New Initiative Seeks to Preserve Alabama LGBTQ Histories

Maigen Sullivan, Invisible Histories Project Alabama

A Crimson White article from 1992 discovered by the Invisible Histories Project Alabama. Members of the LGBTQ community held a "kiss-off" protest.

Many people in the South’s LGBTQ community often think their histories don’t matter. This is especially prevalent in Alabama where a recorded history of this community doesn’t exist. But historian Josh Burford is trying to change that. He’s one of the founding members of the Invisible Histories Project Alabama. The new initiative is aimed at finding, recording and preserving what Burford calls the “always vanishing” stories of LGBTQ Alabamians.

On what he means by “always vanishing” histories

Well, the queer community has lost so much history since the mid 1980s. The AIDS epidemic wiped out one entire generation of community leaders, and their histories were oftentimes intentionally destroyed. We can’t even conceptualize the things that we’ve lost because we don’t really know at this point what we have.

On what he’s learned about the history of Alabama

Even a person like myself who teaches queer history all the time was wrong. There’s this mythology about the South that either queer people don’t exist here because by why would we; because of small “c” conservatives and religion. As if somehow queer people are not religious and conservative. That we were always behind. There’s this enduring myth that the South was 20 years behind like New York and Chicago. That our history is if it exists at all is very young. And so for a historian you know like 80s and forward and all of that is untrue.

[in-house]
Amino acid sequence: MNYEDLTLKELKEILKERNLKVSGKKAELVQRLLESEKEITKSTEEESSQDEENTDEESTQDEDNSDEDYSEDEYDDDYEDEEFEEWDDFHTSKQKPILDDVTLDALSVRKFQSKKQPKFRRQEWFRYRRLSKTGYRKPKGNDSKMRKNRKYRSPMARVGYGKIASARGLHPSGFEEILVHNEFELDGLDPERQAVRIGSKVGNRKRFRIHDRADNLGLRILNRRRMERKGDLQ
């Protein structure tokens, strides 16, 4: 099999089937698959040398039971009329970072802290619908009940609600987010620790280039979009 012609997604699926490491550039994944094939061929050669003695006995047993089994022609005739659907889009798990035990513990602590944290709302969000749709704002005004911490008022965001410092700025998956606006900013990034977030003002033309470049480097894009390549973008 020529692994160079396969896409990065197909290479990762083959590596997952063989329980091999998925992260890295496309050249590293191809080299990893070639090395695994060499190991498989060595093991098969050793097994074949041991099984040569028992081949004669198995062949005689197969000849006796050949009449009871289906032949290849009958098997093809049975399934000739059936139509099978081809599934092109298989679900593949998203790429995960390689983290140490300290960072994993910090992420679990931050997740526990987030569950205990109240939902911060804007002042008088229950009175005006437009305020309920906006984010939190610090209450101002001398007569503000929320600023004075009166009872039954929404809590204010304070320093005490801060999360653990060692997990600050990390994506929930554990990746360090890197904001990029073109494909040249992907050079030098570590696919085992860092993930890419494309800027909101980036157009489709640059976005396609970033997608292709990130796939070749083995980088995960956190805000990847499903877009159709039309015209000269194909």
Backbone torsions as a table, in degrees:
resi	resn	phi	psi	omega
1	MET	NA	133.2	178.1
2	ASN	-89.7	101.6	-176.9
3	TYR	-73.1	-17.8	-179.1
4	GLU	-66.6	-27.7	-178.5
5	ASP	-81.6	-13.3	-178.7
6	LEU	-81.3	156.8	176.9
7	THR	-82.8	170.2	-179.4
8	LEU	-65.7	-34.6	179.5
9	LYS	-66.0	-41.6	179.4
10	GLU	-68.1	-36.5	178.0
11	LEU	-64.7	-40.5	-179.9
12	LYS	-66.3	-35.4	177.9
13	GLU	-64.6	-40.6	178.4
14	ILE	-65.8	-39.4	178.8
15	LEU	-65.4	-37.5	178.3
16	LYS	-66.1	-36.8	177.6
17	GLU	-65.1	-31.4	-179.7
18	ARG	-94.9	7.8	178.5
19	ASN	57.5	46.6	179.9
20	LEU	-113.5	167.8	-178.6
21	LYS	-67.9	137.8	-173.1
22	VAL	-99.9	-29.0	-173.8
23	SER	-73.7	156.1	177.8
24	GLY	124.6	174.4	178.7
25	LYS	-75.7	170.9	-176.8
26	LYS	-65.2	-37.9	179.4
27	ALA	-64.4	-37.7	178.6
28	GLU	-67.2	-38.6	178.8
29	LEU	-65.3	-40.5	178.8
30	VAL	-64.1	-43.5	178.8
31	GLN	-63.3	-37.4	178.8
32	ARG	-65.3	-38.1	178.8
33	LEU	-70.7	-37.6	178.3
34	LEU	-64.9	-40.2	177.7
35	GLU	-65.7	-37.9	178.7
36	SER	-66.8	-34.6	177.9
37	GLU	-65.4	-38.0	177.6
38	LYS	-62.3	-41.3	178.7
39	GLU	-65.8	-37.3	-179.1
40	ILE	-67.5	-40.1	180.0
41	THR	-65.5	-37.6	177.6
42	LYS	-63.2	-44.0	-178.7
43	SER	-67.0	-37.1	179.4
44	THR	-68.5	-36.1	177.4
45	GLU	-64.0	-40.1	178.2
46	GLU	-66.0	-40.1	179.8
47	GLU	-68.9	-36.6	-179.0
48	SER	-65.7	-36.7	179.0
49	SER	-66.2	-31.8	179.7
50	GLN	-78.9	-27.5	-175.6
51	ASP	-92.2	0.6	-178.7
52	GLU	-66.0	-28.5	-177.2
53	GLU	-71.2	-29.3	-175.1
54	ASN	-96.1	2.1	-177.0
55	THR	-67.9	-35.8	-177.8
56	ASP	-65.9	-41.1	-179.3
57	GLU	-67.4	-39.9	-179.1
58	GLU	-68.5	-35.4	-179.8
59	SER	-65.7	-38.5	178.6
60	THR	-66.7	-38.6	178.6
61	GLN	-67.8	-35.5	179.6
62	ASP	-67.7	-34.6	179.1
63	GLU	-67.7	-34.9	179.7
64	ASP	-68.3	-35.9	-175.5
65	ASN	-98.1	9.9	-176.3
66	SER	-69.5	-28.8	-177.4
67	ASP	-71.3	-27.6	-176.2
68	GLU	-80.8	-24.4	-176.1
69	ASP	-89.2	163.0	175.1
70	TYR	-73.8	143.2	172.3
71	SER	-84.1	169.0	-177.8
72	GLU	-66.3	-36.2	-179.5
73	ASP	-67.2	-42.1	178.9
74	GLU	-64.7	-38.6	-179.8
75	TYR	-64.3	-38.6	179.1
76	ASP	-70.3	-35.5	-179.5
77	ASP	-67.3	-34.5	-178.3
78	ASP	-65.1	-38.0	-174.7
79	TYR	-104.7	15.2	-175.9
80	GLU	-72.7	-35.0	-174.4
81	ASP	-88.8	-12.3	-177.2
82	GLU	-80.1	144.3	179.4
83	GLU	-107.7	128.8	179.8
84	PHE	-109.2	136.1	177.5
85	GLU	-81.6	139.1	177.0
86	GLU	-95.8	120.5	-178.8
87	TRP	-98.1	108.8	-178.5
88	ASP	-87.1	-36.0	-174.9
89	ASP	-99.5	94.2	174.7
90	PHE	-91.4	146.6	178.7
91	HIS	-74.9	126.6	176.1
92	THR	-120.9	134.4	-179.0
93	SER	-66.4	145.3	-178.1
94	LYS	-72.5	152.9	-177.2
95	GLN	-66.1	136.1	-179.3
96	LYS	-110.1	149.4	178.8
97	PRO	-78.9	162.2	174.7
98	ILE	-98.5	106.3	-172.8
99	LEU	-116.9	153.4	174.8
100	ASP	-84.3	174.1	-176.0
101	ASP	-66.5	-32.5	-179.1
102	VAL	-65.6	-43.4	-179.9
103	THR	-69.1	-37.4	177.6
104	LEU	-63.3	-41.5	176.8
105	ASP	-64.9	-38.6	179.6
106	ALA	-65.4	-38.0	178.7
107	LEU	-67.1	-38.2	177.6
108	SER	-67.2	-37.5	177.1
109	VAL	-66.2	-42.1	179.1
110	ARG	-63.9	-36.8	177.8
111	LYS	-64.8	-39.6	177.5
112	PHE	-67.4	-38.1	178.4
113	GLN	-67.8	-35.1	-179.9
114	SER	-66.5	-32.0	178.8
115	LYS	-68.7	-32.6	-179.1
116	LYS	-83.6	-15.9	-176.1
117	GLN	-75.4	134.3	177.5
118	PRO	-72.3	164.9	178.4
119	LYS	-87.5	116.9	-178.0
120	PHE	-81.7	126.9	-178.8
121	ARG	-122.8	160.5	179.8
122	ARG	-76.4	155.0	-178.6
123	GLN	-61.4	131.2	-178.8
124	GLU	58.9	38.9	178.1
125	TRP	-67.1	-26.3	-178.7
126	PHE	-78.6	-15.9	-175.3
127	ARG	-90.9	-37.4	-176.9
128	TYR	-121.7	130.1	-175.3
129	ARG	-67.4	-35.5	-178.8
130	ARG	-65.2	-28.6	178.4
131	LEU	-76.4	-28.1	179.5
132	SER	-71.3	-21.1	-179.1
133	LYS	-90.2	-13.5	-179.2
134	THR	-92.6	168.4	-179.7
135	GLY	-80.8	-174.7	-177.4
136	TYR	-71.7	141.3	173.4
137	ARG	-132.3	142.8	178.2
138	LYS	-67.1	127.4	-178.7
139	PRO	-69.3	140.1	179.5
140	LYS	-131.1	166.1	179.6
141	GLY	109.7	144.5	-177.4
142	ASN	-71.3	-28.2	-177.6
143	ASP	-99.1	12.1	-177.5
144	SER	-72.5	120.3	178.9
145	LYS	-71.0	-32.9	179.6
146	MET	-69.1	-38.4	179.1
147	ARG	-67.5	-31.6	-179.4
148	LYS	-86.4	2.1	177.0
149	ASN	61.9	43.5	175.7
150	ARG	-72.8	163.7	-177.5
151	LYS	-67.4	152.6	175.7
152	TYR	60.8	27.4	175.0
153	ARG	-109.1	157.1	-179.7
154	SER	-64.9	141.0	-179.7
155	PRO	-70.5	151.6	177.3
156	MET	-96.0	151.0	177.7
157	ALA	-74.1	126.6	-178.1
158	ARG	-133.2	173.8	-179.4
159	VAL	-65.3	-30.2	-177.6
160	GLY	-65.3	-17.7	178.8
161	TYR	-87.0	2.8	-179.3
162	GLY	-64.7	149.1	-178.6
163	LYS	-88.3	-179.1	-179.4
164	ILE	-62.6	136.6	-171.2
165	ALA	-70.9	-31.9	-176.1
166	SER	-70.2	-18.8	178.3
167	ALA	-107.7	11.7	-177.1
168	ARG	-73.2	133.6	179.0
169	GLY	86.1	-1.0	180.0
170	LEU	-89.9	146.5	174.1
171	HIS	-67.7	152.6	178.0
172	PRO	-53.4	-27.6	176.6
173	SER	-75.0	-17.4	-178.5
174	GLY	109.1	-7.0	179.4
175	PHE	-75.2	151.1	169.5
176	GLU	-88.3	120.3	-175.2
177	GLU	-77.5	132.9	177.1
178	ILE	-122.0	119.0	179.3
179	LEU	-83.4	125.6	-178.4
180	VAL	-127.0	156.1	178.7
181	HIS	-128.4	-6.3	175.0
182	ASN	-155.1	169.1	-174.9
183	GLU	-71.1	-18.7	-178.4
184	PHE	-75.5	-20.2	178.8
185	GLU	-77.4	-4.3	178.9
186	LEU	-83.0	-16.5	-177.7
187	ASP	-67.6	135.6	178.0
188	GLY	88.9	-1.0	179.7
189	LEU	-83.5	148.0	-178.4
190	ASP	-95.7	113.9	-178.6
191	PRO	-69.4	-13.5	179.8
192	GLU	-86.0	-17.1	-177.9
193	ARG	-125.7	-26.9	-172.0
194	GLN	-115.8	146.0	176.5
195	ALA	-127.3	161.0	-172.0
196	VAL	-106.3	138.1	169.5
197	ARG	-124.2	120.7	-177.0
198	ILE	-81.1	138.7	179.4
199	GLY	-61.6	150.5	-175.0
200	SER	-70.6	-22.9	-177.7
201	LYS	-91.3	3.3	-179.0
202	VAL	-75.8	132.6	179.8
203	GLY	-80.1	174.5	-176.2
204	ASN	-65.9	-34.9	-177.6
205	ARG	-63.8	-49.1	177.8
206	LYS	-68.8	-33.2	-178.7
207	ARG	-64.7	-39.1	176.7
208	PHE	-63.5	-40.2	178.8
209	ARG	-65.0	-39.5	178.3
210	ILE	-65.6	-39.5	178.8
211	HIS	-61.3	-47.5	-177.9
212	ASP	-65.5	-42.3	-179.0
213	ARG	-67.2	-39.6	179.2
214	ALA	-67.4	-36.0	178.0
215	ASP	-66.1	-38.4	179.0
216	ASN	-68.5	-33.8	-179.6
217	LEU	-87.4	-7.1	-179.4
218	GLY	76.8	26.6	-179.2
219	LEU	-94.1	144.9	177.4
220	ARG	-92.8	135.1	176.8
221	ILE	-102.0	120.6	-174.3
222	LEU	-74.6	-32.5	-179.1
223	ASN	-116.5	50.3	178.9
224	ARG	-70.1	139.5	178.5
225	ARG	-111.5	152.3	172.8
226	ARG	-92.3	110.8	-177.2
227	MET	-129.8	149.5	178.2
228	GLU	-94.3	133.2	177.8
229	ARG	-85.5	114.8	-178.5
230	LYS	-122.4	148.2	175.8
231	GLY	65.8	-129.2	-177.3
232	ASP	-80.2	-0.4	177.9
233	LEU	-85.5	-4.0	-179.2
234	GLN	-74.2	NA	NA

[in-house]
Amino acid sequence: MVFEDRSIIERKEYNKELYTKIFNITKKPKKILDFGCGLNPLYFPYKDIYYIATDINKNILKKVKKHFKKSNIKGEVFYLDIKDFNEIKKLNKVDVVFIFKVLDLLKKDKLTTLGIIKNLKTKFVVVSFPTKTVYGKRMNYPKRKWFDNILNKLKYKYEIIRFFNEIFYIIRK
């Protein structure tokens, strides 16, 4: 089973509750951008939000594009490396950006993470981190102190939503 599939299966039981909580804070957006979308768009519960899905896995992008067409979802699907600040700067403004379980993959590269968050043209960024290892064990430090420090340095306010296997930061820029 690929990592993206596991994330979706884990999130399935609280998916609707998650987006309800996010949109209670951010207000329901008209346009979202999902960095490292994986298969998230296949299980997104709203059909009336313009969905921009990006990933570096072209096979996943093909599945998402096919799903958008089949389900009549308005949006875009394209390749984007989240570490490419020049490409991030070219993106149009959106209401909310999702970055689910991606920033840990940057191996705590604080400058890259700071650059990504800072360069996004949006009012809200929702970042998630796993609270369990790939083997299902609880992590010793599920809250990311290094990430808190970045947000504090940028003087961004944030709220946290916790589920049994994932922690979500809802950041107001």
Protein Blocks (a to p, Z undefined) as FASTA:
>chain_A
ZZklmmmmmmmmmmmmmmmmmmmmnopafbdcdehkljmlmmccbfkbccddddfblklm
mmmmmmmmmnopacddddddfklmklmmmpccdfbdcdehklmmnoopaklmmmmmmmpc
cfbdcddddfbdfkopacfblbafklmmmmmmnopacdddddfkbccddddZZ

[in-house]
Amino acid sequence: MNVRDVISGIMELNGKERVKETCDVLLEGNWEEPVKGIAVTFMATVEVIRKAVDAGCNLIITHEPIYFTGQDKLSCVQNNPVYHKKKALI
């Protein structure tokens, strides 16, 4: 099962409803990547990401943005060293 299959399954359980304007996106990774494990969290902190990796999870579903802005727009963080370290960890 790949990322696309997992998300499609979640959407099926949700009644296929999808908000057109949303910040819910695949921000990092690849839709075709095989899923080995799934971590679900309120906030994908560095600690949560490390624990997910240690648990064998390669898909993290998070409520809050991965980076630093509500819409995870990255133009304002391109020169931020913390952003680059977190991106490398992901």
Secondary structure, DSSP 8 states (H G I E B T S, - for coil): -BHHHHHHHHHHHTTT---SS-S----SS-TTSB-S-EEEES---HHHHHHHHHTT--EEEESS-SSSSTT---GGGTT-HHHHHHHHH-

On what has been the most difficult obstacle to overcome as far as finding that history in Alabama

People generally don’t imagine that their history is important because we can’t conceptualize history as the history of sort of like large faces. So, like [Martin Luther King Jr.] is not the whole civil rights movement. Like there’s millions of people involved, but we want to celebrity one person. And the queer community doesn’t really have that. And so it’s individual people toiling away oftentimes in isolation or in very small groups making what for them are small gains but for the community is a large gain. So, convincing someone who’s 70 or 80 that their life– existing, living and thriving– is important to the history is difficult. People don’t believe it. They’re like, ‘well that’s not important.’